3D visualization and augmented reality for surgery
So what coming out today could become the next great medtech disruptor? Here’s one educated guess: augmented reality for surgery.
In 2016, the Cleveland Clinic predicted that 3D visualization and augmented reality would be a top disruptor of 2017. The technology is now making its way into operating rooms.
For years, surgeons have relied on X-Rays, microscopes and other camera systems to get a visual idea of areas to operate on. As one of the top disruptors of healthcare, bringing augmented reality to operation rooms has allowed surgeons to get a clearer picture of exactly what they need to do while gaining a better anatomical and technical understanding of surgery than previously available.
Companies like Royal Philips are using augmented reality to help surgeons perform image-guided open and minimally-invasive spinal surgery. The system uses high-resolution optical panels attached to a flat panel X-ray detector to create 3D images of a patient’s spine. This creates a 3D augmented reality view of the patient’s anatomy to improve procedure planning and operation times while also improving surgical tool navigation and implant accuracy.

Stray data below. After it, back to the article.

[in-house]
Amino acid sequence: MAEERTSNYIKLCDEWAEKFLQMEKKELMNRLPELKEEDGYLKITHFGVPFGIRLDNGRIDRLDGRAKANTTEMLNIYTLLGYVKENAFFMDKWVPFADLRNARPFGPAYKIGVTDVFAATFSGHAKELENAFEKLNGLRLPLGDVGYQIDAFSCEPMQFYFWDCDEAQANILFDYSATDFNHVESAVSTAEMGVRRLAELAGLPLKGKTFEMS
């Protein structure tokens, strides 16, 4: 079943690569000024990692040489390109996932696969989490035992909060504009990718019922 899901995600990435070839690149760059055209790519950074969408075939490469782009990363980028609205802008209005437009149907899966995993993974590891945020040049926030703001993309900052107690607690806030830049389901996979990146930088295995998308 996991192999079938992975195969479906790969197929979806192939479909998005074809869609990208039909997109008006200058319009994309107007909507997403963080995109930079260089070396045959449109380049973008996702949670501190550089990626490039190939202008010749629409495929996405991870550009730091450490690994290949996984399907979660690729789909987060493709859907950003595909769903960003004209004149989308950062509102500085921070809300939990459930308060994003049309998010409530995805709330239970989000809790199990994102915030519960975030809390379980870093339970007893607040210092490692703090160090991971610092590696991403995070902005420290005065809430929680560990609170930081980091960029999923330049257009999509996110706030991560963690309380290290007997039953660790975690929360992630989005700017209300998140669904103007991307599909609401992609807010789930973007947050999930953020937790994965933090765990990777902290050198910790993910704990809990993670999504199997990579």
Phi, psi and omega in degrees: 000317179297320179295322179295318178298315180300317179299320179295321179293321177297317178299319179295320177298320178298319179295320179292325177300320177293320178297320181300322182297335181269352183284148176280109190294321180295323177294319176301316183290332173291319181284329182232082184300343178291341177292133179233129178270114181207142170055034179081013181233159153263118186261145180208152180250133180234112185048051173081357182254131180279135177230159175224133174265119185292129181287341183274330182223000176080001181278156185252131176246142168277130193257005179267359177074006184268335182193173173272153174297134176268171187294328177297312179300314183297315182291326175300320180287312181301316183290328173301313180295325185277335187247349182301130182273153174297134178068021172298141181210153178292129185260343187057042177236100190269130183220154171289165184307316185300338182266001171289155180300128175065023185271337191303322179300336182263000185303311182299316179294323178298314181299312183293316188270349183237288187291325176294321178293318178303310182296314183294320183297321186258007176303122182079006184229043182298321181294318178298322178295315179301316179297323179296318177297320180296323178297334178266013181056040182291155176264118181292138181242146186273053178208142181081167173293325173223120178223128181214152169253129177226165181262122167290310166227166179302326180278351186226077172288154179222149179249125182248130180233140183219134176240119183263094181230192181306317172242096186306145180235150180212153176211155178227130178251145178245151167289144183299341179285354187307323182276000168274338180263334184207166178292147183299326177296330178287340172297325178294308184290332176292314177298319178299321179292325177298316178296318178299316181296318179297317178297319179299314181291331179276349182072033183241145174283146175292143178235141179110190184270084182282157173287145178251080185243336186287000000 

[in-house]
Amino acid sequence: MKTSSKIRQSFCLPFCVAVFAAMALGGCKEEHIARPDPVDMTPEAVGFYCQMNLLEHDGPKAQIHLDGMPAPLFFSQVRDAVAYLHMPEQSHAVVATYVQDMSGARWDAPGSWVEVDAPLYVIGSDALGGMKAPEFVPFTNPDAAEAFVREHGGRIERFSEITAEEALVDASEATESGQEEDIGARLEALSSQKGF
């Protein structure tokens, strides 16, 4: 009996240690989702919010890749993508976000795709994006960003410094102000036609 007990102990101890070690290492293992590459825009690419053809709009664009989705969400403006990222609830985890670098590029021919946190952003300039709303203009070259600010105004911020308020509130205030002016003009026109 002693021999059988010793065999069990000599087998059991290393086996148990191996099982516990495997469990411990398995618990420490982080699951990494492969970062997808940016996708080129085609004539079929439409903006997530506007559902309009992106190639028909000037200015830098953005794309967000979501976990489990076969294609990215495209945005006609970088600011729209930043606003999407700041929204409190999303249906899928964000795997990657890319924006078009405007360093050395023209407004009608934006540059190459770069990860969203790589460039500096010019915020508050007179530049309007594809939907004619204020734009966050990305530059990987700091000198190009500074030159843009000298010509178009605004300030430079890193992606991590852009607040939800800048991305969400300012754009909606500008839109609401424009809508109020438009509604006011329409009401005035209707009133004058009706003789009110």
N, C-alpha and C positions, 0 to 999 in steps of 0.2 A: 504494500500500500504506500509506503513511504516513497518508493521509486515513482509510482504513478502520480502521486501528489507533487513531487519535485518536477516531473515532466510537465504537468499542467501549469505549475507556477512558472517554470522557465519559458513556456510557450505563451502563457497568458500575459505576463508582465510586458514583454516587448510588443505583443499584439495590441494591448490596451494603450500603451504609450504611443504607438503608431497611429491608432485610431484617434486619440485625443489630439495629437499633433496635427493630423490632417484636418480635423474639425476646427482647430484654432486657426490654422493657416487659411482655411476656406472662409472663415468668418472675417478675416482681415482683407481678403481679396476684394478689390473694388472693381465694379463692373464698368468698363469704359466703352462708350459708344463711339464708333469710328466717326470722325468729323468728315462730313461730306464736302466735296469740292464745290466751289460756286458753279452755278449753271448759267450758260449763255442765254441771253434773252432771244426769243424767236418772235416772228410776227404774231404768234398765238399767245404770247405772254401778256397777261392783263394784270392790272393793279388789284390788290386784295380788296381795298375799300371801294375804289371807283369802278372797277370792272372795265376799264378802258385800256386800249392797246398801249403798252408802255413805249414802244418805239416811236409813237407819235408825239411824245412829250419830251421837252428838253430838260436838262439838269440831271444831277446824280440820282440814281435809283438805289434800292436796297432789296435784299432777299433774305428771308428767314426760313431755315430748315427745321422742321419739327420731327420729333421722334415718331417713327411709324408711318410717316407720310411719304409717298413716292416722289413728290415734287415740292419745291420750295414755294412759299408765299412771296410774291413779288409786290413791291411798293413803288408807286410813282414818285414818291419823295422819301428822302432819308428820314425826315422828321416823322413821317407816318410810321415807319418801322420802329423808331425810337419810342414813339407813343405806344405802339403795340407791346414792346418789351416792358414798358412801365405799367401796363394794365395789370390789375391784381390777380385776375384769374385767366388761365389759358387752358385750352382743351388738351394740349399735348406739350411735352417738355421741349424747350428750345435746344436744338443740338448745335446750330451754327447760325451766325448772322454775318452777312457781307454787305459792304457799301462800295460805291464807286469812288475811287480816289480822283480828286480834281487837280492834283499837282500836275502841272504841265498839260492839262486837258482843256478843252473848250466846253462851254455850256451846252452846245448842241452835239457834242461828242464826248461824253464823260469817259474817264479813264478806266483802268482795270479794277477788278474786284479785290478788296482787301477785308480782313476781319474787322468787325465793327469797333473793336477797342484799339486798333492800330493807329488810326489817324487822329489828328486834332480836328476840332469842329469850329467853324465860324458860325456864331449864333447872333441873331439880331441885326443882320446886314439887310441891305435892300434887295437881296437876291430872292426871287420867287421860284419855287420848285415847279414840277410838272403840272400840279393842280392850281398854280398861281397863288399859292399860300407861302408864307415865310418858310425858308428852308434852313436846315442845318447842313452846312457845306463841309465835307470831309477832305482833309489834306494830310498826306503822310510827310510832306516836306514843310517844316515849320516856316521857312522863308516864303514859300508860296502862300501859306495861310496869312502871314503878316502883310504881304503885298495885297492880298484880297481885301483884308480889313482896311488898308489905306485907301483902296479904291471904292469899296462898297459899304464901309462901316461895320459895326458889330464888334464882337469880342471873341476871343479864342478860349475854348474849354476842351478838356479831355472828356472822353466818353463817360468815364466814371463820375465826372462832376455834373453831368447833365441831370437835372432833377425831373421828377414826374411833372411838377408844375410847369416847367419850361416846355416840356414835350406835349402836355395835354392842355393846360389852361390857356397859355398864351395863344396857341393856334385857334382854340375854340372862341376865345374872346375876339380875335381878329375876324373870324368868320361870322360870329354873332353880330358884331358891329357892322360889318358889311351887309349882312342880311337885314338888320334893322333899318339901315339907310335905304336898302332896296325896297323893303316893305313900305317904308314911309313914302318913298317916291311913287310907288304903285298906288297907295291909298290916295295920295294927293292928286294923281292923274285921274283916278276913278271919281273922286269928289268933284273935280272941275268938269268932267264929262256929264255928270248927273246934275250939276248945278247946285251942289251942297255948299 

Researchers have also successfully used high-definition digital camera images to create a 3D image of facial surfaces and used computed tomography scans to get digital information about bones in the face to create 3D images for facial reconstruction surgery.
Medical school students have also used commercial virtual reality glasses to create an augmented reality training platform.